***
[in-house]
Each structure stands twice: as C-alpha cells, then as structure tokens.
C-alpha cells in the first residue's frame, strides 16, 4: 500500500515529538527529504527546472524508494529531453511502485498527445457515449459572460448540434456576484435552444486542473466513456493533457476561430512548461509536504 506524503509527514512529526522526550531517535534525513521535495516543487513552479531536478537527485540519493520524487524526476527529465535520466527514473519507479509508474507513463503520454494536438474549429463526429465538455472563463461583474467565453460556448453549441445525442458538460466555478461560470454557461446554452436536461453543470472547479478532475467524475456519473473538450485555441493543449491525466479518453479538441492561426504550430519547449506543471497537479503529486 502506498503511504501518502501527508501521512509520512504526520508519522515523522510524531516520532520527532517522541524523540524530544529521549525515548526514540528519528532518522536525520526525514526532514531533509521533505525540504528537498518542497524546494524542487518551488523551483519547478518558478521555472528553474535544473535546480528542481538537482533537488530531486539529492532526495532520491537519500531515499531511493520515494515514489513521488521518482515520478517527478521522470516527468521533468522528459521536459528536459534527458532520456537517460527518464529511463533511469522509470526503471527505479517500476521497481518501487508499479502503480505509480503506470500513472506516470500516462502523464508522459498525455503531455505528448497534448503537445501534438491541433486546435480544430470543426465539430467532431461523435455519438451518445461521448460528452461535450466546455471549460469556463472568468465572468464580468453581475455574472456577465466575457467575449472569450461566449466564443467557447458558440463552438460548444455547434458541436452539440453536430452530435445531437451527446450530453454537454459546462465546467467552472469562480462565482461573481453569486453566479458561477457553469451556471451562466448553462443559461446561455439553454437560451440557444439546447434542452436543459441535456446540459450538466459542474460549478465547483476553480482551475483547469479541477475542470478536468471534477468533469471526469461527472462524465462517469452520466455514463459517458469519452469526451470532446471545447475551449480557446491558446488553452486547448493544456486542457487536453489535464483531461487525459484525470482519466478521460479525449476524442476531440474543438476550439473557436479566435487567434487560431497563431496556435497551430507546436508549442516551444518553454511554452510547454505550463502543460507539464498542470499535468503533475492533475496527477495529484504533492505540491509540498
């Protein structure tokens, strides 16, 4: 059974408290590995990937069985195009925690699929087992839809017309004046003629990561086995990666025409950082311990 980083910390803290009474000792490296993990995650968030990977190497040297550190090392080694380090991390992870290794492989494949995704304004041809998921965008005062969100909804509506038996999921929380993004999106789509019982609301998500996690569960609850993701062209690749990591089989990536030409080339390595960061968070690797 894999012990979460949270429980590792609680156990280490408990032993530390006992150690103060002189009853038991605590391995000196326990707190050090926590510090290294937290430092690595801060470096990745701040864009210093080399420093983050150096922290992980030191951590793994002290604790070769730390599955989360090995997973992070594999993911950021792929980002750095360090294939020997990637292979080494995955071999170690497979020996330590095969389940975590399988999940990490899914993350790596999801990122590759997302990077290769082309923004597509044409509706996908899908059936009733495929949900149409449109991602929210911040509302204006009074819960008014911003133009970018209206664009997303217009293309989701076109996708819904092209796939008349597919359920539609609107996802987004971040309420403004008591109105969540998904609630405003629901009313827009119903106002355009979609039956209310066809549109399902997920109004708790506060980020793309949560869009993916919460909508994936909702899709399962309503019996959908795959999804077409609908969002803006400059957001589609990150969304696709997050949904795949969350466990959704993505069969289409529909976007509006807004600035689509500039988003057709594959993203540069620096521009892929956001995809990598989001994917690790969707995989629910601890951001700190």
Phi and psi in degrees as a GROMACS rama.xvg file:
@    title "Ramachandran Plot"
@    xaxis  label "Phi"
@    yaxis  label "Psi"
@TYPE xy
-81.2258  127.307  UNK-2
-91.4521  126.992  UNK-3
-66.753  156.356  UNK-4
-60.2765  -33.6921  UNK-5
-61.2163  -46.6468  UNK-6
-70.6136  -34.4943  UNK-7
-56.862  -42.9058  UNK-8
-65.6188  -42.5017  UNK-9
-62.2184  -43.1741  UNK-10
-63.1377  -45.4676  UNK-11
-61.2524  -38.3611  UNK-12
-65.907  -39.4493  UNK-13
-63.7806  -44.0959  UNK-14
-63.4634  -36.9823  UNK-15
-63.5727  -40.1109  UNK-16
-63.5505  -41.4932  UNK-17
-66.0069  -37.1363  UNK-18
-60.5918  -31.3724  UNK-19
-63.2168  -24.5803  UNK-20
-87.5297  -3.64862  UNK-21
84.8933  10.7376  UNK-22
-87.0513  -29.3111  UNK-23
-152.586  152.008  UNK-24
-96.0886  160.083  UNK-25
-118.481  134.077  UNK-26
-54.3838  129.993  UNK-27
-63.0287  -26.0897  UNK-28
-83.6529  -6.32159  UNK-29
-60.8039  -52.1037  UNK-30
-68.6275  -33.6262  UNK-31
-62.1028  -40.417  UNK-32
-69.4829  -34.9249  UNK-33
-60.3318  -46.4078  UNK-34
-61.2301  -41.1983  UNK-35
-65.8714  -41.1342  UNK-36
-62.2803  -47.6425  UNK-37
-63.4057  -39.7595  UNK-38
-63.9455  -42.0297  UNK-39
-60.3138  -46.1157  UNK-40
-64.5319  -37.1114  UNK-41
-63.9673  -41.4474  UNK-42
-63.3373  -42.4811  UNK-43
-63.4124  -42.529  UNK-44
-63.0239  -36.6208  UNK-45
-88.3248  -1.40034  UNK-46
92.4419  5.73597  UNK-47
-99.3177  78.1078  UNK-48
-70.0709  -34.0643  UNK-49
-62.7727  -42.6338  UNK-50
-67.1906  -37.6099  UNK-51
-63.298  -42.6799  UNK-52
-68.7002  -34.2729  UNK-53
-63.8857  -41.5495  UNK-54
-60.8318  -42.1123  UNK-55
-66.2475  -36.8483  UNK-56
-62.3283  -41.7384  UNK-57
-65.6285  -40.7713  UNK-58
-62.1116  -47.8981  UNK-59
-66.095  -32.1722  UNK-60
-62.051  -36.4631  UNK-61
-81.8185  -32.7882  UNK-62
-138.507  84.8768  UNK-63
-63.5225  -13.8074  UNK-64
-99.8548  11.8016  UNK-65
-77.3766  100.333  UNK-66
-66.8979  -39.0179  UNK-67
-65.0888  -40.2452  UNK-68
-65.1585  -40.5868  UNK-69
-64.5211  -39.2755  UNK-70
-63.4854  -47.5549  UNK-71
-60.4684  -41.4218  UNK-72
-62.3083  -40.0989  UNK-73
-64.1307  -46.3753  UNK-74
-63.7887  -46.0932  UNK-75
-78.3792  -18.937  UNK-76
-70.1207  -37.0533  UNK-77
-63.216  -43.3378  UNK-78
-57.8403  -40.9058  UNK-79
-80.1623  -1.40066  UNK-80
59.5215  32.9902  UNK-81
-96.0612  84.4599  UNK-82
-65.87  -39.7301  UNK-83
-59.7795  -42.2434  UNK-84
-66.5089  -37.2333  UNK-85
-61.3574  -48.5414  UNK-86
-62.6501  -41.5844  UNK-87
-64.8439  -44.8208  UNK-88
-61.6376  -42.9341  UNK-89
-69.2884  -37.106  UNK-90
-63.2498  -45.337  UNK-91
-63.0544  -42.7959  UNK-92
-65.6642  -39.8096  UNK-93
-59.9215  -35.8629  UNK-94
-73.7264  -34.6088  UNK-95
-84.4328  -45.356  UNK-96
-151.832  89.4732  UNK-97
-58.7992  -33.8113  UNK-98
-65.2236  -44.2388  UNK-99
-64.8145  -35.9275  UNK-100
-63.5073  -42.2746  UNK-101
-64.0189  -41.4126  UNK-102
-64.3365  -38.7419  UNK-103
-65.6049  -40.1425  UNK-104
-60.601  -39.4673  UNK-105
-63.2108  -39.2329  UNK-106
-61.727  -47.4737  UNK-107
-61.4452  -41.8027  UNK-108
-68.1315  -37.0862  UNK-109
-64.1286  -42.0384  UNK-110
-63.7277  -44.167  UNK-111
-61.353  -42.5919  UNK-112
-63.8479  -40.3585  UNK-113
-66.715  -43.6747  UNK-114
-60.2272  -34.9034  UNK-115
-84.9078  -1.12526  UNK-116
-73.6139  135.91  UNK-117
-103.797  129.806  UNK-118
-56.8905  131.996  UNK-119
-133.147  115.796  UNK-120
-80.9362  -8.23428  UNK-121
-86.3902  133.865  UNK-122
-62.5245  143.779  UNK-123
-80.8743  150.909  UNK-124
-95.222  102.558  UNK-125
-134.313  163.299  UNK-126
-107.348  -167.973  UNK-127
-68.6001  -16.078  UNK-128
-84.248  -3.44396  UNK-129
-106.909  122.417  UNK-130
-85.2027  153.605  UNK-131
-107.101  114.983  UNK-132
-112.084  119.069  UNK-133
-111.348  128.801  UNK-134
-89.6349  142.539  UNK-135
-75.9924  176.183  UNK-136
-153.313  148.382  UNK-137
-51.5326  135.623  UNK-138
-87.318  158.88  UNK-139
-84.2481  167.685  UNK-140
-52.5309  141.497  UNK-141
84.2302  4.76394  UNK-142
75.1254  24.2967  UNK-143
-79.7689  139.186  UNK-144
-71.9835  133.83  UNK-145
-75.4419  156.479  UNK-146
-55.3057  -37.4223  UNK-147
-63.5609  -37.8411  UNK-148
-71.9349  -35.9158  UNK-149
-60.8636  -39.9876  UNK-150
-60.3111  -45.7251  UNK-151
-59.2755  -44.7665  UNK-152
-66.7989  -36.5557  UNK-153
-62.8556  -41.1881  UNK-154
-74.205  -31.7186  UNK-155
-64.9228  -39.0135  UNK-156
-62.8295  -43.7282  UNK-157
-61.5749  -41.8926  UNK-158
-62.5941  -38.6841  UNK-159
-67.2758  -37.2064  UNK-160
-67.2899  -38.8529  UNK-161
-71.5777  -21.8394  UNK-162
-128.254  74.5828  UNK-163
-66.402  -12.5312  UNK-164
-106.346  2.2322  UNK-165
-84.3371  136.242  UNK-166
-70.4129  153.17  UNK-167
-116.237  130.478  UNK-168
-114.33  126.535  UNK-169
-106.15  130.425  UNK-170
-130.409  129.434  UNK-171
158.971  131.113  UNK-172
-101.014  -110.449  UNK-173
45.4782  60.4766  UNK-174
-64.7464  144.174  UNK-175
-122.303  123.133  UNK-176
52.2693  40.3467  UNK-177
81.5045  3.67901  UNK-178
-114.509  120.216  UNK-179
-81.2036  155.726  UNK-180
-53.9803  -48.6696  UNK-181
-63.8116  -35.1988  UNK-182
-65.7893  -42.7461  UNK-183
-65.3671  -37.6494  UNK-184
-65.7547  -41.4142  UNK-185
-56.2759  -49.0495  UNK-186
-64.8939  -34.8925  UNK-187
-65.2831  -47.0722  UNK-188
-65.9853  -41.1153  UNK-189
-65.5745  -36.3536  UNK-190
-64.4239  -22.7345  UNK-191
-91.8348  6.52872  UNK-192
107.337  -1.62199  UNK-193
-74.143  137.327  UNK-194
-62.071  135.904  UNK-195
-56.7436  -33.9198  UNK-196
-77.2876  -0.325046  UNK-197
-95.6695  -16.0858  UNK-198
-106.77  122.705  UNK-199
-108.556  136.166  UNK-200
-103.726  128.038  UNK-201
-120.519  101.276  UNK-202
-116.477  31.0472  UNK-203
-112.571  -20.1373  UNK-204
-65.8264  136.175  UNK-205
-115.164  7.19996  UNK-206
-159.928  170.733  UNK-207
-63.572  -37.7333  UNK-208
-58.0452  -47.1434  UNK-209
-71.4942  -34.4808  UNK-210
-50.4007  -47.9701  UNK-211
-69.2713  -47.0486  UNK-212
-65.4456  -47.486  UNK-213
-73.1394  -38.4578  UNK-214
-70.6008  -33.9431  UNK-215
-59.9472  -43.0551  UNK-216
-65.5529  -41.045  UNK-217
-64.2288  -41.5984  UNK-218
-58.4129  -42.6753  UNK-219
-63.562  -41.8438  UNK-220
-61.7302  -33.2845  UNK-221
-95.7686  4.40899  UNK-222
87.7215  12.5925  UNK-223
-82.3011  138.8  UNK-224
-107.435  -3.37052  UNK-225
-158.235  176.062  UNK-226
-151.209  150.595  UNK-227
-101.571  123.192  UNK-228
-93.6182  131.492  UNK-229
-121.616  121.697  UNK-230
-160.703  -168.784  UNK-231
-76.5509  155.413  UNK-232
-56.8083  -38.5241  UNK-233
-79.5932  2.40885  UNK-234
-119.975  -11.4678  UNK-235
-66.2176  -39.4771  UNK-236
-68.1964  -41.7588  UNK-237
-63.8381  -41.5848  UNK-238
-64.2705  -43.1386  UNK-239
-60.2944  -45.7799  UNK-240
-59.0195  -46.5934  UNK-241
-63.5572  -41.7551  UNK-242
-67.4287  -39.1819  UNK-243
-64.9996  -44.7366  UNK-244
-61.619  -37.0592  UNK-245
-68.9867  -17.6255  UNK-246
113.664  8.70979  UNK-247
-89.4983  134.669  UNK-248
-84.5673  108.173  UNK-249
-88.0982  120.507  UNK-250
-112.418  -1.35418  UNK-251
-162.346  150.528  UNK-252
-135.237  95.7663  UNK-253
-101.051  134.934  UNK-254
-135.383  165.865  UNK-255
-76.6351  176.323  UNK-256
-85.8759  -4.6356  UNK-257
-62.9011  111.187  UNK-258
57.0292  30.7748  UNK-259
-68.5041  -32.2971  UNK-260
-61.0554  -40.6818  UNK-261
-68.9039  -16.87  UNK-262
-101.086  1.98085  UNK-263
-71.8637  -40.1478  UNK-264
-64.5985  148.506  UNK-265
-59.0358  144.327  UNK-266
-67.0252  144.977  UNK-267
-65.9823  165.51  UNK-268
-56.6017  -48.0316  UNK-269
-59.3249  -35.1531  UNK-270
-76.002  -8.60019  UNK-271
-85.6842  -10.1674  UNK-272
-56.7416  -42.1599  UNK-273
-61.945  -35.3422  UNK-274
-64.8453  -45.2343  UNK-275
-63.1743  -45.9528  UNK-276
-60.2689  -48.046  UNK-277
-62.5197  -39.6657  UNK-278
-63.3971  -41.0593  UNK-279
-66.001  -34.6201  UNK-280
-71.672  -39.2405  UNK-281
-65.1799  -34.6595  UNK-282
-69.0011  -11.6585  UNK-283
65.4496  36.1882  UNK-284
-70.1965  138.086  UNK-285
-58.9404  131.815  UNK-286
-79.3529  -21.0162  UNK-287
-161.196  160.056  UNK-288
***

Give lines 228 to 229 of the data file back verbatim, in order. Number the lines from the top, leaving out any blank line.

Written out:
-63.562  -41.8438  UNK-220
-61.7302  -33.2845  UNK-221